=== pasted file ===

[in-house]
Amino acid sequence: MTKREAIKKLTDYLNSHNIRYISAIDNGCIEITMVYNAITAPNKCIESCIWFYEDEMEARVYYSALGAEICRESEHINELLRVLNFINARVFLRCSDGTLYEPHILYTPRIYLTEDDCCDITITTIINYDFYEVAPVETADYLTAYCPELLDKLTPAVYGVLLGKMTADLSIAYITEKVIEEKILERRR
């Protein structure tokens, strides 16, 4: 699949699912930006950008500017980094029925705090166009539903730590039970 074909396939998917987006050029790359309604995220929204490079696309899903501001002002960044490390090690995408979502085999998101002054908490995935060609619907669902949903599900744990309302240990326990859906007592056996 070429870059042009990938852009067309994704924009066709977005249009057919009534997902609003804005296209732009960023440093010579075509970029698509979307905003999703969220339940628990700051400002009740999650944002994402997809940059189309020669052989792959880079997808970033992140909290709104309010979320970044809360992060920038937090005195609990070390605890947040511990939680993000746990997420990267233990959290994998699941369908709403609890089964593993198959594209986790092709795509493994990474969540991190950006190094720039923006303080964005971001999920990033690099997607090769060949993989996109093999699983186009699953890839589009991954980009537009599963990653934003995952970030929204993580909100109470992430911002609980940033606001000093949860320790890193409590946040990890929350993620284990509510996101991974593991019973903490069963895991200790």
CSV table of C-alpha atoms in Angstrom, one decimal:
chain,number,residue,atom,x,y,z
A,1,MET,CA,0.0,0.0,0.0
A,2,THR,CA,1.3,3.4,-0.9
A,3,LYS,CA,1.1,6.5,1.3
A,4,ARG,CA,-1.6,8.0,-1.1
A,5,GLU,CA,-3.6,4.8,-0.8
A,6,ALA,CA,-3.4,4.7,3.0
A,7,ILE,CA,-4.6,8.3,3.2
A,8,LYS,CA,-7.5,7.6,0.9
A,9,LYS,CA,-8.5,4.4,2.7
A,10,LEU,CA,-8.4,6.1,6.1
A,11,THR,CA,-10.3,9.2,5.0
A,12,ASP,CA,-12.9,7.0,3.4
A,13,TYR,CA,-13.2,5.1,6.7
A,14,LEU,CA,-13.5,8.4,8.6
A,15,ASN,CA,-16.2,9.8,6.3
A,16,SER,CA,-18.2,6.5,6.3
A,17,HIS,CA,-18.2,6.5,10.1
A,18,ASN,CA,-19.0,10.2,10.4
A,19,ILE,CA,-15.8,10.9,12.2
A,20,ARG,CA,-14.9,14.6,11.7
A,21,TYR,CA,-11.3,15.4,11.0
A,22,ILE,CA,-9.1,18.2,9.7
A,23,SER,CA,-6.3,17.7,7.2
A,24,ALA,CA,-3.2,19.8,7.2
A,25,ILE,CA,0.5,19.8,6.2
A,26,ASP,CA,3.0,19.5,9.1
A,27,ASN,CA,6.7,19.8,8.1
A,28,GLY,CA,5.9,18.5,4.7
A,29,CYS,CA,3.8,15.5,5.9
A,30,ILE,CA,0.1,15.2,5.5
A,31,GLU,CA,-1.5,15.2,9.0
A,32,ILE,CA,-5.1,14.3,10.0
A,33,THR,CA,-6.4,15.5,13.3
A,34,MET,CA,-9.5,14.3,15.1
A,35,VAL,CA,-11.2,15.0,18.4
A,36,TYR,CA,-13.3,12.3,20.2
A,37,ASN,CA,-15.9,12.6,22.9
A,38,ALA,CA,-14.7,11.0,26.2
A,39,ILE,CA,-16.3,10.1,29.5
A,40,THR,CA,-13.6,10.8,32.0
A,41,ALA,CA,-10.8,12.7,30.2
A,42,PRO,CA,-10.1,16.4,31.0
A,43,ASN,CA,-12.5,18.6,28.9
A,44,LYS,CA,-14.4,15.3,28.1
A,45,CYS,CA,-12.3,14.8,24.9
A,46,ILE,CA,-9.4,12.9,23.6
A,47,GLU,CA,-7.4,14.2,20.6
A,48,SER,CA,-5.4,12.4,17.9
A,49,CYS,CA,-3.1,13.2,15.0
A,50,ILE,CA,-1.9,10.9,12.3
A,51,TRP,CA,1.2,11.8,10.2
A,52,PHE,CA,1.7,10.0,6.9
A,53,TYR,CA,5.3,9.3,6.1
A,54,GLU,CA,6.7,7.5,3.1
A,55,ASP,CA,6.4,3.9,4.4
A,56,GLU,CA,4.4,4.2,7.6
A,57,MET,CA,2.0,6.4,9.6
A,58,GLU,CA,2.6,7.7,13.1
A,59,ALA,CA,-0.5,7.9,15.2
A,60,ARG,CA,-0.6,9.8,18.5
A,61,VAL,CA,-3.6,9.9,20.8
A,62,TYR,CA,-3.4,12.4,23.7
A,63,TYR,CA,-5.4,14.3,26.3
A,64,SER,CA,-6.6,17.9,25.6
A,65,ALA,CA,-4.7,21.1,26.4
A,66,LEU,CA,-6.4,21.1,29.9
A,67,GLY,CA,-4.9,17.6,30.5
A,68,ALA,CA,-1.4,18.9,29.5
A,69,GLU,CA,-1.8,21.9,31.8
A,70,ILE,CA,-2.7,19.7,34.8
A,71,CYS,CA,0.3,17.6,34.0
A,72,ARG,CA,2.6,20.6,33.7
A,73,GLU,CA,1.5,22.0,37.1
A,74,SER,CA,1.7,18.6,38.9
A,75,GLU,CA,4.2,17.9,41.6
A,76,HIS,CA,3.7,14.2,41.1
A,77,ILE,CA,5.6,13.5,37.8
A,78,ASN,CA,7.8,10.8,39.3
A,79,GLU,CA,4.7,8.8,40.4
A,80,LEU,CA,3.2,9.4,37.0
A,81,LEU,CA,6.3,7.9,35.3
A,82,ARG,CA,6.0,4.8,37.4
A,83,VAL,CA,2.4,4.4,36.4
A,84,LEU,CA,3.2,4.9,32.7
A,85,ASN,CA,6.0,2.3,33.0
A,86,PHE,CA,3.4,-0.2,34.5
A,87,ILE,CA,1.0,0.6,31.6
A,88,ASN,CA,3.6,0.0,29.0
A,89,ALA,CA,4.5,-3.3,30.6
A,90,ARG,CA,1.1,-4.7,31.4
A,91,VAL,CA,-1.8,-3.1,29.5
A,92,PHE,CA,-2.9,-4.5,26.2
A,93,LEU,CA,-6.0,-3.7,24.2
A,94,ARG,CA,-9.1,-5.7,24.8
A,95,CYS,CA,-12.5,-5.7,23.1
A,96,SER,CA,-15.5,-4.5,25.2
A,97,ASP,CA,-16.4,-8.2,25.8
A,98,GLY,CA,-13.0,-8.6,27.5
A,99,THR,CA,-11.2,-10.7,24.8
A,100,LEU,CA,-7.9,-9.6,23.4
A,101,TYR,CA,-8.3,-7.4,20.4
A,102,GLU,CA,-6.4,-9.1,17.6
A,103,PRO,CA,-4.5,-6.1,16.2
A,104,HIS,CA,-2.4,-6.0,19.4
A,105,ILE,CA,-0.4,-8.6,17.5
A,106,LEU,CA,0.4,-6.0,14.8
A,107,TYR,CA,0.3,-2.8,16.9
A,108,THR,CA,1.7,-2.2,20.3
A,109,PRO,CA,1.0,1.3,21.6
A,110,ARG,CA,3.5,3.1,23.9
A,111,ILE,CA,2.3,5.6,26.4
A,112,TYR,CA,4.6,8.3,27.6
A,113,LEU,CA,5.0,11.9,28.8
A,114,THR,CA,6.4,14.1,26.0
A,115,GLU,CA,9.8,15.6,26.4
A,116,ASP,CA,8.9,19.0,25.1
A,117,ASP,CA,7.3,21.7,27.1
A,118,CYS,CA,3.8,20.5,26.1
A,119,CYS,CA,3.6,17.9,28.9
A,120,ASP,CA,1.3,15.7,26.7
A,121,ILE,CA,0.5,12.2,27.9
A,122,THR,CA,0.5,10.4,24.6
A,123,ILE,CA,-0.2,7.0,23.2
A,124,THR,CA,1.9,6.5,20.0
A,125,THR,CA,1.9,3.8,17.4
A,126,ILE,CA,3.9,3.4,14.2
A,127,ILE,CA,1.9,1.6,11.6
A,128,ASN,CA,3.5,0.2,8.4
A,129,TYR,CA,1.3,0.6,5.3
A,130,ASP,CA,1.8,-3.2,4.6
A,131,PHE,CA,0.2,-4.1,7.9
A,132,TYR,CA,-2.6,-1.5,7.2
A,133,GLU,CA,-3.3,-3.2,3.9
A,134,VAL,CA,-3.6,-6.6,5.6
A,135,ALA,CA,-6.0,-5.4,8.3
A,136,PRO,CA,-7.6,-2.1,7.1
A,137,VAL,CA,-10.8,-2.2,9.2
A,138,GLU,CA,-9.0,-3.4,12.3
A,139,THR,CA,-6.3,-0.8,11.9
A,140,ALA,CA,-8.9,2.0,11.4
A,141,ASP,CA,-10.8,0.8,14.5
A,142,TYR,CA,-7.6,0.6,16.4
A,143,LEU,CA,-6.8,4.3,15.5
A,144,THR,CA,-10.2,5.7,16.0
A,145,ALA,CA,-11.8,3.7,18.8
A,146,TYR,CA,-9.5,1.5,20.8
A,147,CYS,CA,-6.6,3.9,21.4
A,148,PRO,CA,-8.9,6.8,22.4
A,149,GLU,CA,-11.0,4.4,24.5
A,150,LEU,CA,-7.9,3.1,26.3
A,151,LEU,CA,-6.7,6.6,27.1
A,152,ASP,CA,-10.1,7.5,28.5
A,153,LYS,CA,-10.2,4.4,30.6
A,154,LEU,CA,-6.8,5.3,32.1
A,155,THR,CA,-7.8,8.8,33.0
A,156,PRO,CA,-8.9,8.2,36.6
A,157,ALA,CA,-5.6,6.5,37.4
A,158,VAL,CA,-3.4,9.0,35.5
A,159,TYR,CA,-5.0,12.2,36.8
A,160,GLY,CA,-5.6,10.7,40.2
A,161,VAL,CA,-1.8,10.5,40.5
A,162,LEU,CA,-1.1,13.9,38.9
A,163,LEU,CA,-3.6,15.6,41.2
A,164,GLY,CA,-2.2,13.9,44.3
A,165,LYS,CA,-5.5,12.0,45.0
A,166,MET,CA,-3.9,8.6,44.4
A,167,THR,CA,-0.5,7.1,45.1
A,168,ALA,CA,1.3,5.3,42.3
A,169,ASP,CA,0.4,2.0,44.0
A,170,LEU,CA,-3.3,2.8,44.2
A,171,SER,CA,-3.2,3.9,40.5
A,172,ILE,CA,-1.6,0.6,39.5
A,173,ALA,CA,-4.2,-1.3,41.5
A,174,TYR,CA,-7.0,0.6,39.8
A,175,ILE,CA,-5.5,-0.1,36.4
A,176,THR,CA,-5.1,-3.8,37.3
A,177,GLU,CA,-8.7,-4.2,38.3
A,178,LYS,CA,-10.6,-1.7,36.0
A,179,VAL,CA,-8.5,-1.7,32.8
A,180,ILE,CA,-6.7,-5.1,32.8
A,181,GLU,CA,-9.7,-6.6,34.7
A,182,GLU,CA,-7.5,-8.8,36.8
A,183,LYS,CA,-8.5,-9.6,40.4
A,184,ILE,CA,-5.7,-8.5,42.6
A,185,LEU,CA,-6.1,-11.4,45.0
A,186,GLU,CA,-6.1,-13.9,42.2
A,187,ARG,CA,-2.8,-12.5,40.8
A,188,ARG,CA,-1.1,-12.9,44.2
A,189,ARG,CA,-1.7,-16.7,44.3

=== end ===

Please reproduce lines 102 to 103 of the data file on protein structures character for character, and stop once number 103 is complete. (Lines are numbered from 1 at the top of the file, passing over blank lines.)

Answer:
A,97,ASP,CA,-16.4,-8.2,25.8
A,98,GLY,CA,-13.0,-8.6,27.5